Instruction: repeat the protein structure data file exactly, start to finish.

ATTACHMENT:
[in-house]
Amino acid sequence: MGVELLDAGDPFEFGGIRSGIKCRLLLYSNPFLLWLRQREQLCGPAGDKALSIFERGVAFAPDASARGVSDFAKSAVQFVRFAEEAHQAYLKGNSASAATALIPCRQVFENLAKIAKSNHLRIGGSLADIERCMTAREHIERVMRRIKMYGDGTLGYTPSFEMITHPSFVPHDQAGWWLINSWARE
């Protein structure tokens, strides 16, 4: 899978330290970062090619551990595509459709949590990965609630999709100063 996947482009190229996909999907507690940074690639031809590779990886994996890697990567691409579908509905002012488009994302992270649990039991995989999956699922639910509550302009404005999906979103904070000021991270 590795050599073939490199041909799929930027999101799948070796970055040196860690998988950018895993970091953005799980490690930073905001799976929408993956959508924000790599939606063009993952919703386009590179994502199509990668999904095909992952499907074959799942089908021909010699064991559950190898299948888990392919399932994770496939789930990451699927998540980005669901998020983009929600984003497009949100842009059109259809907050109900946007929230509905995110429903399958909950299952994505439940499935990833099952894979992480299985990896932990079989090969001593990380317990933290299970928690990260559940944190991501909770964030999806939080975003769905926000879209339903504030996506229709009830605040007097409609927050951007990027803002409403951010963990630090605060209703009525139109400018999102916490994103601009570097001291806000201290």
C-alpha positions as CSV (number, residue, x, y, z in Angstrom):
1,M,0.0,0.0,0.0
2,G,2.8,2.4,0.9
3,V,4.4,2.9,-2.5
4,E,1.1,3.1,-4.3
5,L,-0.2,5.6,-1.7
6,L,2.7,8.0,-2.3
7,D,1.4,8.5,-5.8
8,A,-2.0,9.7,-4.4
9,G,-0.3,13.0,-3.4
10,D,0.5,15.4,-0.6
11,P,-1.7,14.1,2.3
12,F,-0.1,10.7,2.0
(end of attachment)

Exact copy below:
[in-house]
Amino acid sequence: MGVELLDAGDPFEFGGIRSGIKCRLLLYSNPFLLWLRQREQLCGPAGDKALSIFERGVAFAPDASARGVSDFAKSAVQFVRFAEEAHQAYLKGNSASAATALIPCRQVFENLAKIAKSNHLRIGGSLADIERCMTAREHIERVMRRIKMYGDGTLGYTPSFEMITHPSFVPHDQAGWWLINSWARE
């Protein structure tokens, strides 16, 4: 899978330290970062090619551990595509459709949590990965609630999709100063 996947482009190229996909999907507690940074690639031809590779990886994996890697990567691409579908509905002012488009994302992270649990039991995989999956699922639910509550302009404005999906979103904070000021991270 590795050599073939490199041909799929930027999101799948070796970055040196860690998988950018895993970091953005799980490690930073905001799976929408993956959508924000790599939606063009993952919703386009590179994502199509990668999904095909992952499907074959799942089908021909010699064991559950190898299948888990392919399932994770496939789930990451699927998540980005669901998020983009929600984003497009949100842009059109259809907050109900946007929230509905995110429903399958909950299952994505439940499935990833099952894979992480299985990896932990079989090969001593990380317990933290299970928690990260559940944190991501909770964030999806939080975003769905926000879209339903504030996506229709009830605040007097409609927050951007990027803002409403951010963990630090605060209703009525139109400018999102916490994103601009570097001291806000201290």
C-alpha positions as CSV (number, residue, x, y, z in Angstrom):
1,M,0.0,0.0,0.0
2,G,2.8,2.4,0.9
3,V,4.4,2.9,-2.5
4,E,1.1,3.1,-4.3
5,L,-0.2,5.6,-1.7
6,L,2.7,8.0,-2.3
7,D,1.4,8.5,-5.8
8,A,-2.0,9.7,-4.4
9,G,-0.3,13.0,-3.4
10,D,0.5,15.4,-0.6
11,P,-1.7,14.1,2.3
12,F,-0.1,10.7,2.0